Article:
The ESO facility at Paranal has been doing interferometery in the near infrared for years with four 8.2 meter and four 1.8 meter telescopes, and some very complex systems to combine their light. If I recall correctly it took them much longer than originally planned to get the interferometery systems up and running.

Ara Pacis
2017-Mar-03, 07:19 PM
If -big if- you could do it with 5 telescopes, then you could do it with 1, allowing half an orbit to give you an earth-sized baseline, and half a year to give you a 2 AU baseline. But the technical issues remain.

philippeb8
2017-Mar-03, 07:27 PM
If -big if- you could do it with 5 telescopes, then you could do it with 1, allowing half an orbit to give you an earth-sized baseline, and half a year to give you a 2 AU baseline. But the technical issues remain.

Well with 1 telescope then it would be even easier. As Shaula said: all you need is 1 phase telescope and you build a matrix based on that.

philippeb8
2017-Mar-03, 07:40 PM
Well with 1 telescope then it would be even easier. As Shaula said: all you need is 1 phase telescope and you build a matrix based on that.

Can you imagine the benefits? We know we'll get something out of this experiment whereas dark matter / dark energy we don't know.

antoniseb
2017-Mar-03, 07:40 PM
... But the technical issues remain.
Like the technical issue of making two observations half a year apart be simultaneous.

philippeb8
2017-Mar-03, 07:52 PM
Like the technical issue of making two observations half a year apart be simultaneous.

You just need to know the exact position of the telescope within "that sea of electromagnetic waves". If the telescope is at the 104th wave or the 505th wave later during the day is the same thing, as long as you can locate the telescope within these waves.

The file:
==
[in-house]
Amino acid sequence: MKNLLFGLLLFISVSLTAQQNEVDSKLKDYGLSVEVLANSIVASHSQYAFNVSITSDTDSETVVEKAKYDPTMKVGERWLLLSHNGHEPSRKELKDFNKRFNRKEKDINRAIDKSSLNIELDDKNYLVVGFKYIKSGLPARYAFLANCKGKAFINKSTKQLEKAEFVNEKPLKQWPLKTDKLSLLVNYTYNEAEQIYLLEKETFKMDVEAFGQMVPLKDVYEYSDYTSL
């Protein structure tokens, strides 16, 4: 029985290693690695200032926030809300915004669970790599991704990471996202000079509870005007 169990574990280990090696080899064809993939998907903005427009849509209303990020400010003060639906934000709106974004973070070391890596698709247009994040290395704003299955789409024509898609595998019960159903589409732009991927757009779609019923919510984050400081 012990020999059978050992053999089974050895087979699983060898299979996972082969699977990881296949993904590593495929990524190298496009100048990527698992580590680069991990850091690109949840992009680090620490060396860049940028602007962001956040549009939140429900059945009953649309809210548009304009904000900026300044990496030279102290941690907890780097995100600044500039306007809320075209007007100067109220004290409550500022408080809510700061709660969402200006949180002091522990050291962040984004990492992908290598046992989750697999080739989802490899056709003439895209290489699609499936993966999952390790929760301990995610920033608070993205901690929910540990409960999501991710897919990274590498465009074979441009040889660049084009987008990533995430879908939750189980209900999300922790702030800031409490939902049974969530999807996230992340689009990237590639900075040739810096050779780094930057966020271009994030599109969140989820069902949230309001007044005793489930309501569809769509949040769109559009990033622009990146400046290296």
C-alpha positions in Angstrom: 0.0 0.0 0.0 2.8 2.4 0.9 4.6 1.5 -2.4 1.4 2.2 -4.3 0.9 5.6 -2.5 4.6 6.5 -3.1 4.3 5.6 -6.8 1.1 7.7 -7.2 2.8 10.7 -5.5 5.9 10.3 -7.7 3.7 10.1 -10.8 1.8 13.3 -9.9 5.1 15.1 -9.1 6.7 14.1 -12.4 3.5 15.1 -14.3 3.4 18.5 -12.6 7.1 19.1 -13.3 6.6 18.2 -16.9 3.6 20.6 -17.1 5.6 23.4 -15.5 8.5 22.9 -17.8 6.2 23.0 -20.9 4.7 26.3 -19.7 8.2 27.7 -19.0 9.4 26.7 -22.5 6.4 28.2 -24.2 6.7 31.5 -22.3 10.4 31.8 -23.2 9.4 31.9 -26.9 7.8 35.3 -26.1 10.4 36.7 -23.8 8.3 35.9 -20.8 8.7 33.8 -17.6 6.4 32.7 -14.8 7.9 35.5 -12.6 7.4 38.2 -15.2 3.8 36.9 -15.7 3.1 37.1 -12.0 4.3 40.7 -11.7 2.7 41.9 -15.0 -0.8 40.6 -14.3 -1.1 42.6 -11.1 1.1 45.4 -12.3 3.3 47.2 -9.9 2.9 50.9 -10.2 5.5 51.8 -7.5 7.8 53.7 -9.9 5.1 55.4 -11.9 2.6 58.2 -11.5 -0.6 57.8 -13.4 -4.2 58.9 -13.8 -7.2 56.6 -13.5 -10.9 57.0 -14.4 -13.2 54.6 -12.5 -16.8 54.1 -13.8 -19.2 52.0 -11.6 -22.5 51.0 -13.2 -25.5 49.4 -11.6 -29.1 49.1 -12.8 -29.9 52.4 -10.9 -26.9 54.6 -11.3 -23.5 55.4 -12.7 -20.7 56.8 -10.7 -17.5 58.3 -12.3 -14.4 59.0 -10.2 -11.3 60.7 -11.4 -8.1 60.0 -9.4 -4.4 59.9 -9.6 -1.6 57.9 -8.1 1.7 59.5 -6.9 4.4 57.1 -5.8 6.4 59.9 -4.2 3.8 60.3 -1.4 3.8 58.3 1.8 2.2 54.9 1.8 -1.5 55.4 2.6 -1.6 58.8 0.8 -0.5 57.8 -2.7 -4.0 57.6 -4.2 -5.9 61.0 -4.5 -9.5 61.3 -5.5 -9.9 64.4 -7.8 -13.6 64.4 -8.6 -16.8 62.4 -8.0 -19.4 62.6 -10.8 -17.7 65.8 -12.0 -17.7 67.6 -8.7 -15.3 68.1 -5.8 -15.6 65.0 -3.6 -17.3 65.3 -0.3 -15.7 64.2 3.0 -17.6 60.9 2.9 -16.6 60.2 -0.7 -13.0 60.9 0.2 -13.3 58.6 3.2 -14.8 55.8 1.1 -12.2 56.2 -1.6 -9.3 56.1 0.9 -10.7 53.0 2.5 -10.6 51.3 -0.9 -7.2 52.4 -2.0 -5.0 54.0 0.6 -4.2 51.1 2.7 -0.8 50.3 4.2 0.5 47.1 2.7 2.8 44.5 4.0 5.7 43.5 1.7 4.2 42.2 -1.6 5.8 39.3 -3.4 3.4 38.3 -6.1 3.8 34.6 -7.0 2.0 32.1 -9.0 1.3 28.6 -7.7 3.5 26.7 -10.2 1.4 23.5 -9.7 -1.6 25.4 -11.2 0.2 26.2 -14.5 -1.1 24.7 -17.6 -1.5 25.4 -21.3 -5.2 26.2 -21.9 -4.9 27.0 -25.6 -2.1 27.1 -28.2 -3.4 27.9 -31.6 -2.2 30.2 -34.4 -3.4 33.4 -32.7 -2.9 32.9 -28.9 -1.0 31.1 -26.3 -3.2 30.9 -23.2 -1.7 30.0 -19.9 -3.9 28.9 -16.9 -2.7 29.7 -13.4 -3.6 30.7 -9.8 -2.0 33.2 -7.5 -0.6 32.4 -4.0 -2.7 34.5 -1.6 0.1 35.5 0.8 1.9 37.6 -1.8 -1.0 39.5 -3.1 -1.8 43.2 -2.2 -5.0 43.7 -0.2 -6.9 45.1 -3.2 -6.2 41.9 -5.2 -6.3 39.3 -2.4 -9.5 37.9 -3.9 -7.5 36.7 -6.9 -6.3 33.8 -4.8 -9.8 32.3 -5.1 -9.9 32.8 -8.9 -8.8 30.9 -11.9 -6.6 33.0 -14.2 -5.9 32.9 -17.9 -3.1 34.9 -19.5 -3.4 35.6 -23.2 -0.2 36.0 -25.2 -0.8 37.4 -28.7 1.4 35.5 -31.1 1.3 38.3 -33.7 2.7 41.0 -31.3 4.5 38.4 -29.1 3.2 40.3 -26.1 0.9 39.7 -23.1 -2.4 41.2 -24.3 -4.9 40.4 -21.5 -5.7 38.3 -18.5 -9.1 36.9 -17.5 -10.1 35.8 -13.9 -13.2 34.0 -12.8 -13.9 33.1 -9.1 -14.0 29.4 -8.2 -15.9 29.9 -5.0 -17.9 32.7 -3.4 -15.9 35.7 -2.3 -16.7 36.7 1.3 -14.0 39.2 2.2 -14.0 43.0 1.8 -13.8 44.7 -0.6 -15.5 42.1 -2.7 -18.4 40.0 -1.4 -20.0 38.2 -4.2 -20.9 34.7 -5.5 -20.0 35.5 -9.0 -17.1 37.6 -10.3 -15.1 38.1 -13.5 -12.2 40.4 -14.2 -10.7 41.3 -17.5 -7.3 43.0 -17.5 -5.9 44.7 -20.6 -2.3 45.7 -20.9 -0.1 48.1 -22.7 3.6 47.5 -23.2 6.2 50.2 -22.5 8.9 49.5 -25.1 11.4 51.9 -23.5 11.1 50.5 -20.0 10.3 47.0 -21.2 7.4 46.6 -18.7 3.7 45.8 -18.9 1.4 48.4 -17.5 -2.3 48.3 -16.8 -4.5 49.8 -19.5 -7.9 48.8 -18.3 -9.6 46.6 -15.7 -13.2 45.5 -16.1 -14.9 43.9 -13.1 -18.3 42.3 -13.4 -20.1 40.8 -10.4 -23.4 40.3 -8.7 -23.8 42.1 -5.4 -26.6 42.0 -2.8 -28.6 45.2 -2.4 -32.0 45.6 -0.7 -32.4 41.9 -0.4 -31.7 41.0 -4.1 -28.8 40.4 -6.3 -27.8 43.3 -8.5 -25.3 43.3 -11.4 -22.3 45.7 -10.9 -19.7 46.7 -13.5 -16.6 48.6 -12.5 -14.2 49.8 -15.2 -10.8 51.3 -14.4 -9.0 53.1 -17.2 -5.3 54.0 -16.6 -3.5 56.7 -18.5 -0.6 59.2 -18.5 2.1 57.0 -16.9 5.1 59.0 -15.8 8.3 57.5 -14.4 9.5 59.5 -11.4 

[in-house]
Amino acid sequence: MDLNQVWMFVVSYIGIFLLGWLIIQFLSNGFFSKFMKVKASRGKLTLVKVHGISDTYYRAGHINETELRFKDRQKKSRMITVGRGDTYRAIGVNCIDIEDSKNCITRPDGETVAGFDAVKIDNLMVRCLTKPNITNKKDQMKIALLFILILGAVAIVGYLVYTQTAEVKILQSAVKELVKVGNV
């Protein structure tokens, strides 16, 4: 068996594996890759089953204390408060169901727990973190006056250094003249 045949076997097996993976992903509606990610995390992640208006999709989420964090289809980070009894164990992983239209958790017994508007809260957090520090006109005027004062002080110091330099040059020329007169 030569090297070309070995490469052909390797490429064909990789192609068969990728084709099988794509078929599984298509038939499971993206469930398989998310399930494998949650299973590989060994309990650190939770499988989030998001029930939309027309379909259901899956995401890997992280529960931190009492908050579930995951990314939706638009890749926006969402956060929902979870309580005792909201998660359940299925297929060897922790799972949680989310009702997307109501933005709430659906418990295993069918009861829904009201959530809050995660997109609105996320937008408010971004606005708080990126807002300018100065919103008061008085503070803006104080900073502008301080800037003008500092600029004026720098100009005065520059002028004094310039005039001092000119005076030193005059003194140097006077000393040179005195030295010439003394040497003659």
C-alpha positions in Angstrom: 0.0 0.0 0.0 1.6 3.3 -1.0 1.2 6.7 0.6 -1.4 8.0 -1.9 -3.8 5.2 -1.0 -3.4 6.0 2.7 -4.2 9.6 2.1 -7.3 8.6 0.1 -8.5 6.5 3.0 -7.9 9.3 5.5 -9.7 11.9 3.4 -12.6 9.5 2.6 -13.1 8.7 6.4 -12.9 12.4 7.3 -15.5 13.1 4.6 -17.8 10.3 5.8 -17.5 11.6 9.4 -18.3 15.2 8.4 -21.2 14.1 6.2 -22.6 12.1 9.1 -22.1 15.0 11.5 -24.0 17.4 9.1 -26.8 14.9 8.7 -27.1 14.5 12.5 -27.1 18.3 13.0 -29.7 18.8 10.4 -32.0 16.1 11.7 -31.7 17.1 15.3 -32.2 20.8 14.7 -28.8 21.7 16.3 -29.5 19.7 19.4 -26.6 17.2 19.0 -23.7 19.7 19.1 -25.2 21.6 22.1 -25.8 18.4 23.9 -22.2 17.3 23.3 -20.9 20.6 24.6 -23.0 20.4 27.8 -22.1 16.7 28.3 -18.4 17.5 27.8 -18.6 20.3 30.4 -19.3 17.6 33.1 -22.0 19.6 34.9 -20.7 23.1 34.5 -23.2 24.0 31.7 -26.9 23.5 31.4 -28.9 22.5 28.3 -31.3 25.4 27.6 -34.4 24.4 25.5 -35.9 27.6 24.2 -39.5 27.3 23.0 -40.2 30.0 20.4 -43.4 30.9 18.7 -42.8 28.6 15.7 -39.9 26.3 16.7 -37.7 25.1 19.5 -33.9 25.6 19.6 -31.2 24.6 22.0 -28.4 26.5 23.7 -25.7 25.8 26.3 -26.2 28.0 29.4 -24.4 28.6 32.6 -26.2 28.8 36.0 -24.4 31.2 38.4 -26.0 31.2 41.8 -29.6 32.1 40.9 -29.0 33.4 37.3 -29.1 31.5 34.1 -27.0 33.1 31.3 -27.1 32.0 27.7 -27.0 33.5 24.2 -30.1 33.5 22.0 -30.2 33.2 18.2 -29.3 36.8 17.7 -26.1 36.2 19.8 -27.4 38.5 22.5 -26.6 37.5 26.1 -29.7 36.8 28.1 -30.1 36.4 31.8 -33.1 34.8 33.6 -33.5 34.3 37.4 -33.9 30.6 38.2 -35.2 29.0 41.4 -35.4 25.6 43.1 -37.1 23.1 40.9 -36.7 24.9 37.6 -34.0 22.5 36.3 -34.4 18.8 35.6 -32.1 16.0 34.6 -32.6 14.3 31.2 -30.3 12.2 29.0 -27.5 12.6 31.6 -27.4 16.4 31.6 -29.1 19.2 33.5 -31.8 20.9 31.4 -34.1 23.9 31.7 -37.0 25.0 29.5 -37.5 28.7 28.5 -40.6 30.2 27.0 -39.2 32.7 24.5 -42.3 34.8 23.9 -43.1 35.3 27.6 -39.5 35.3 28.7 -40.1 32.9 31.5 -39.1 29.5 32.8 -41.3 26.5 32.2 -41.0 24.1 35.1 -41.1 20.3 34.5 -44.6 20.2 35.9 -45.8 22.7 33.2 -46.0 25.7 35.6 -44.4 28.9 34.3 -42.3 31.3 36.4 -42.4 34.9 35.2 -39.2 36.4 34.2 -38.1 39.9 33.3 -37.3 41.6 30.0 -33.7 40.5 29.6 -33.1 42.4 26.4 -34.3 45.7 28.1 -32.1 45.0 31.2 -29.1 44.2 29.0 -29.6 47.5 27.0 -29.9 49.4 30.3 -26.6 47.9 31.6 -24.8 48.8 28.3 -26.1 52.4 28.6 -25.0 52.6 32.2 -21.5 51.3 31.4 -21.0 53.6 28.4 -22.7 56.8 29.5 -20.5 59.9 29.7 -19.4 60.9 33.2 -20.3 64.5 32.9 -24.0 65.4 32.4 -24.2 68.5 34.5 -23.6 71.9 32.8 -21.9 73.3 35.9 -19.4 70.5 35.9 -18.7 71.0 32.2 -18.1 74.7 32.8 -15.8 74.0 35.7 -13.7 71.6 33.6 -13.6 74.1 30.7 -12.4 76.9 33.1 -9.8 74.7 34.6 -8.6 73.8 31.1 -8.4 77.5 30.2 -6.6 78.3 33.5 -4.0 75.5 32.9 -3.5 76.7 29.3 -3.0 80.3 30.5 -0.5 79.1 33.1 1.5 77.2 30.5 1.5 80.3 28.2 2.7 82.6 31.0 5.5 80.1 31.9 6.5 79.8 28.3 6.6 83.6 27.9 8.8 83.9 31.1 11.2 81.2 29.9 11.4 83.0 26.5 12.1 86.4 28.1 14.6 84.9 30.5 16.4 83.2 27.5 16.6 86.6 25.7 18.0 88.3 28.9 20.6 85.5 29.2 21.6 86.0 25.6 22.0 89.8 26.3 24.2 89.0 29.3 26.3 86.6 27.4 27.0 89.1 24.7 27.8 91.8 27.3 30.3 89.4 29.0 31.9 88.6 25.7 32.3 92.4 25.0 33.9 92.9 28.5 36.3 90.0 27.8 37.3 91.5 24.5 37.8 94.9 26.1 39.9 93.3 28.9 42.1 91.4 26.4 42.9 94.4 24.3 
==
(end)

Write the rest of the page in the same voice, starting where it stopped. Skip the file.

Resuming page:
ngc3314
2017-Mar-03, 08:23 PM
You just need to know the exact position of the telescope within "that sea of electromagnetic waves". If the telescope is at the 104th wave or the 505th wave later during the day is the same thing, as long as you can locate the telescope within these waves.

If you could do that with one telescope, you'd be able to move it ahead of the wavefront faster than c, and if that were possible we wouldn't need the interferometry so much. A key feature is that the wavefront from real objects is stochastic due to the random emission processes, so it must be sampled at exactly matching points on the wavefront; same phase many peaks apart won't work. It takes at least two telescopes (or two apertures in a giant optical component) for interferometry, even for Earth-rotation aperture synthesis. The optical case is more difficult because there is technology allowing us to measure the phase of a radio detection, but not in the optical (so we have to use phase differences between paths, which can be measured from photon rates after the beams interfere).